Why whale activists hope you watch, ahem ... adult videos ... this month.

7 of the 13 great whale species are endangered or vulnerable. But nearly one-third of all the data transferred across the Internet is content for, ah, adults ... if you know what I mean.

If you think these figures are completely irrelevant to each other, well, you'd be wrong — at least during the month of February (or for someone who's conducting very niche research).


Photo by Luis Robayo/AFP/Getty Images.

Because here's the thing: Although the complex, systemic problems facing whale populations across the globe can be overwhelming (I'll get to those in a moment), there's a simple, free, and (dare I say) fun way you can help save the whales this very moment.

Adult entertainment. XXX content. "Hanky panky" videos. Whatever you want to call it, yes — watching porn can help save the whales.

Thanks to adult content website Pornhub (I would link here, but ... you know), supporters can, um ... enjoy themselves ... and fund whale conservation efforts at the same time.

Now that's a win-win.

Seeing as World Whale Day is Feb. 13, 2016, Pornhub launched its Save the Whales campaign (that link is safe to open at work, I swear), which runs now through the end of the month. For every 2,000 videos viewed on the site through Feb. 29, Pornhub will donate 1 cent to the Moclips Cetological Society, a Washington-based nonprofit dedicated to researching and protecting whales.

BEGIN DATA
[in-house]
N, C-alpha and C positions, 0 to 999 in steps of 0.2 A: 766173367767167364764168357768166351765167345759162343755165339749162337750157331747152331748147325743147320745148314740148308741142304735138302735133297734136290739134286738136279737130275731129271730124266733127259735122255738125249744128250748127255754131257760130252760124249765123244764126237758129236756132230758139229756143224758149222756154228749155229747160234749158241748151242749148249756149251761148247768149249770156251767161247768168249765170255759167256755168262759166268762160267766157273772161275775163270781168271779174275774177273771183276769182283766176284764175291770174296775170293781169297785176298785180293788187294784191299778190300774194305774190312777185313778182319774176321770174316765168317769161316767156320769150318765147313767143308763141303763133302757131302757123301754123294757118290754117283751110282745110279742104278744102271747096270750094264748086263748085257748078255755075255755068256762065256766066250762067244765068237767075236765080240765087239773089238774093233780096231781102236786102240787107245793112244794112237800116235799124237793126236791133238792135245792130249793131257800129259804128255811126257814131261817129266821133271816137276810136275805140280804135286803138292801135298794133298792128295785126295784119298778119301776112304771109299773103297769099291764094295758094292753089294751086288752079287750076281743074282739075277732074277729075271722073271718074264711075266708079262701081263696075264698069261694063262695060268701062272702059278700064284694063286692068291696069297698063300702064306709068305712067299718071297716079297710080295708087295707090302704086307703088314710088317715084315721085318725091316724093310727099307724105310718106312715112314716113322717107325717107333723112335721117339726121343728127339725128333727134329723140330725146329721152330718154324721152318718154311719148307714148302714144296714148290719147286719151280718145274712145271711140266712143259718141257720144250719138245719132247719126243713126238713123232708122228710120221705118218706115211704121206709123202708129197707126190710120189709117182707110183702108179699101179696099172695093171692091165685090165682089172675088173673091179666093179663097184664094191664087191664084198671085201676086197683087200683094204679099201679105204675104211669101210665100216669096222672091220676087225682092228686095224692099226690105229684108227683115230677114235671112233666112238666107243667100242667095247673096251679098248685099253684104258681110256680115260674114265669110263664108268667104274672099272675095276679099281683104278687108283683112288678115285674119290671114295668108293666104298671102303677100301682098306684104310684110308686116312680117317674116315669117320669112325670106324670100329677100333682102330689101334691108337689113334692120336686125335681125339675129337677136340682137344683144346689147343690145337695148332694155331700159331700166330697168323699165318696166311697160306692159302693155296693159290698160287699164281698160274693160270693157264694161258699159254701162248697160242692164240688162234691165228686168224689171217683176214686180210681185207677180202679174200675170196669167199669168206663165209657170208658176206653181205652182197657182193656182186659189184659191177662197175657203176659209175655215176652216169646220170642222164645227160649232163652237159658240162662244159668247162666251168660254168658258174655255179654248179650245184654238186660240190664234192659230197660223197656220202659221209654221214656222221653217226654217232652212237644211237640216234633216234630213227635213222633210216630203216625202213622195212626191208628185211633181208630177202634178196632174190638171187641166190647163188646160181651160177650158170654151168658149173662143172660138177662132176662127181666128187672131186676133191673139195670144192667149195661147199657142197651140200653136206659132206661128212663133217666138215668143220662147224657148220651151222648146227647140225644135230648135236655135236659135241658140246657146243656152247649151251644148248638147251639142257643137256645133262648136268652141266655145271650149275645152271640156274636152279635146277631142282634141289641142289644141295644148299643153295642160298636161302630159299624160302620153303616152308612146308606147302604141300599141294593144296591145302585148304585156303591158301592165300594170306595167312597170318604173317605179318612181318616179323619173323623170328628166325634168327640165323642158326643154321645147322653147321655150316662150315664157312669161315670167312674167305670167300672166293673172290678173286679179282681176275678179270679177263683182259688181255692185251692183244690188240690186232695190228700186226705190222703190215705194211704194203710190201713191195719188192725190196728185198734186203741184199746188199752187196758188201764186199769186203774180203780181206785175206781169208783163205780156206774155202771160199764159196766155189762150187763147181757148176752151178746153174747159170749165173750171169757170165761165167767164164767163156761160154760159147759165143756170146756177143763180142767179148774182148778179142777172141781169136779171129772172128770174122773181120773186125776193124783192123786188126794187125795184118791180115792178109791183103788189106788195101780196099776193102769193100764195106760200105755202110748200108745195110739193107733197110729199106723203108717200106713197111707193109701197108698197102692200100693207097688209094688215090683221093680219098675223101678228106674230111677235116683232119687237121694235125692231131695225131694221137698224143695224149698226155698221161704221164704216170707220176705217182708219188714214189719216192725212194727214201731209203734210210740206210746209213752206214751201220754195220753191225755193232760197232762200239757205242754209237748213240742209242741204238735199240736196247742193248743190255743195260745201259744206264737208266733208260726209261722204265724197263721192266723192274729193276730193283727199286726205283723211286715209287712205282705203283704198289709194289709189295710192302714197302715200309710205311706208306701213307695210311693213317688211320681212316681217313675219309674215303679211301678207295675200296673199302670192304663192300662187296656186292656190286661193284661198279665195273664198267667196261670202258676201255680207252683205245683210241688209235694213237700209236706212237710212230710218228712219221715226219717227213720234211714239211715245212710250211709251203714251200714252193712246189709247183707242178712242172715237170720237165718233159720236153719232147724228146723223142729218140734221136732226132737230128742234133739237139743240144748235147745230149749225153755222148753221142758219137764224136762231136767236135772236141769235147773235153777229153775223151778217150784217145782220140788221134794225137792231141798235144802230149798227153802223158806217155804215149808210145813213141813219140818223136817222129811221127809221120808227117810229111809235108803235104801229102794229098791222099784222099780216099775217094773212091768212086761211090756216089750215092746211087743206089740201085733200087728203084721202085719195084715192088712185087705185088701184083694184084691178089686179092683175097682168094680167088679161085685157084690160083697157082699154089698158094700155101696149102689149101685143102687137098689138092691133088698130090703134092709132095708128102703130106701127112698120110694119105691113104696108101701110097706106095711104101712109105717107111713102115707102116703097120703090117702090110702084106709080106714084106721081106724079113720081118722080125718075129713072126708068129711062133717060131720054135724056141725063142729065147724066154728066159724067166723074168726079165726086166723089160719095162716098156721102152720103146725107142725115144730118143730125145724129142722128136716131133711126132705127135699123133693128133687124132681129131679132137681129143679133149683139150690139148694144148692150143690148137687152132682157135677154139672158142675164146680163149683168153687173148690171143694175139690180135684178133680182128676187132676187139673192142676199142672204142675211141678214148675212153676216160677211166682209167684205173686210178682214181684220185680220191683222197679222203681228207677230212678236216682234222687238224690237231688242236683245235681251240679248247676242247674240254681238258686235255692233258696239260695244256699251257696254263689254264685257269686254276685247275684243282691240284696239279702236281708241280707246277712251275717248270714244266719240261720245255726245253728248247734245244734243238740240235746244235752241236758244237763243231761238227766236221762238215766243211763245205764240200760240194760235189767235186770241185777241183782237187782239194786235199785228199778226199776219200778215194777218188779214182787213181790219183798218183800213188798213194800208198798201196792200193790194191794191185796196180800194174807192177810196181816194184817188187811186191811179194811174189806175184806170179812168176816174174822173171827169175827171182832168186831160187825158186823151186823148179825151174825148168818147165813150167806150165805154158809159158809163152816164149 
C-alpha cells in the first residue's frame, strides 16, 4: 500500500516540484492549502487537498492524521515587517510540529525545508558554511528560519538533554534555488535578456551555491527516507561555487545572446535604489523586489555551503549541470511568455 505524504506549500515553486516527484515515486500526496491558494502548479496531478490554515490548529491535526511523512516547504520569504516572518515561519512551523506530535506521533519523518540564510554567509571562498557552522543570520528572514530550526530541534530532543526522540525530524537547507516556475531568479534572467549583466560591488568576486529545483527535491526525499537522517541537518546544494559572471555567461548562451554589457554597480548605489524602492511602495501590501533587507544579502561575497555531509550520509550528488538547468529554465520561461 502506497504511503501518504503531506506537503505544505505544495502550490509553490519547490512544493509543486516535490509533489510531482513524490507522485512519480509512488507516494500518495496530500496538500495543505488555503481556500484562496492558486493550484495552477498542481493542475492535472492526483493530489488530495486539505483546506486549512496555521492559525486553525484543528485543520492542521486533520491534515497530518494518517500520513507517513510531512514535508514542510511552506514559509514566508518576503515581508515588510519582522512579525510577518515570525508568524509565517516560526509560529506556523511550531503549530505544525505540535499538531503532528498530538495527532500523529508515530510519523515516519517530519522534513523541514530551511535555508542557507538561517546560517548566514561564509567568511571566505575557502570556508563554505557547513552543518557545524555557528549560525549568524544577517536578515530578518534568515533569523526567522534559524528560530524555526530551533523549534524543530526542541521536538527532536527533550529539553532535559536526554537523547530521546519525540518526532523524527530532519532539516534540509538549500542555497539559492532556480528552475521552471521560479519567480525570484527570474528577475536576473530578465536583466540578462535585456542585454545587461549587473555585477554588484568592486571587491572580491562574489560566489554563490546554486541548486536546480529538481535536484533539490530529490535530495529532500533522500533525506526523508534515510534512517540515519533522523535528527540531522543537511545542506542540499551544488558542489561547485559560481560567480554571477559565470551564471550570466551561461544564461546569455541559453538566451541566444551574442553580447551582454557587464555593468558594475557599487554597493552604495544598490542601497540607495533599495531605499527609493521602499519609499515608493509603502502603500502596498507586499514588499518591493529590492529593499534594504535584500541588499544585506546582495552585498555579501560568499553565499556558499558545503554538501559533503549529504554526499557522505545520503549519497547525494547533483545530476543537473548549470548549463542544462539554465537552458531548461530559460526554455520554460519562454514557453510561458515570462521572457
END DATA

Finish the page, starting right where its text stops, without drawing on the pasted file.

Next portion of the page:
“We’re doing this specifically because it’s a brand-new way for us to lend a hand in terms of supporting causes that might not have a large enough platform behind them,” the site's vice president, Corey Price, told BuzzFeed News.

His company is aiming to raise $30,000 from the campaign ... yes, that's 6 billion video views. Wowza. (Is it hot in here, or is it just me?)

“This initiative allows us to demonstrate our sincerity and integrity when it comes to helping out one of the planet’s most sacred populations of creatures — especially with what’s been going on in the U.K. as of late with sperm whales washing ashore mysteriously — these animals need help.”
— Corey Price, to BuzzFeed News

This thing that happened in the U.K. he speaks of is pretty awful — three whales washed ashore on a beach in Eastern England in January, just days after the same thing happened in other areas of Europe. Yeah, not good.

Someone graffitied "mans fault" on one of those poor whales in England. Photo by Dan Kitwood/Getty Images.

We don't have the best track record when it comes to treating our whale friends fairly.

Commercial whaling, although illegal, is still happening, lethal "scientific" whaling is unnecessary, and climate change (again, caused by us) means whales' habitats have been affected tremendously in recent decades.

Photo by Dan Kitwood/Getty Images.

We could be doing so much better.

This can be your way of lending a helping hand (er, you get my drift) for sea creatures that desperately need our help.

Hey, and if this isn't your preferred method of philanthropy — to each his own — you can always learn more about how to help on the Moclips Cetological Society's website. (I doubt you'll find as fun of an option to give back, but you can try.)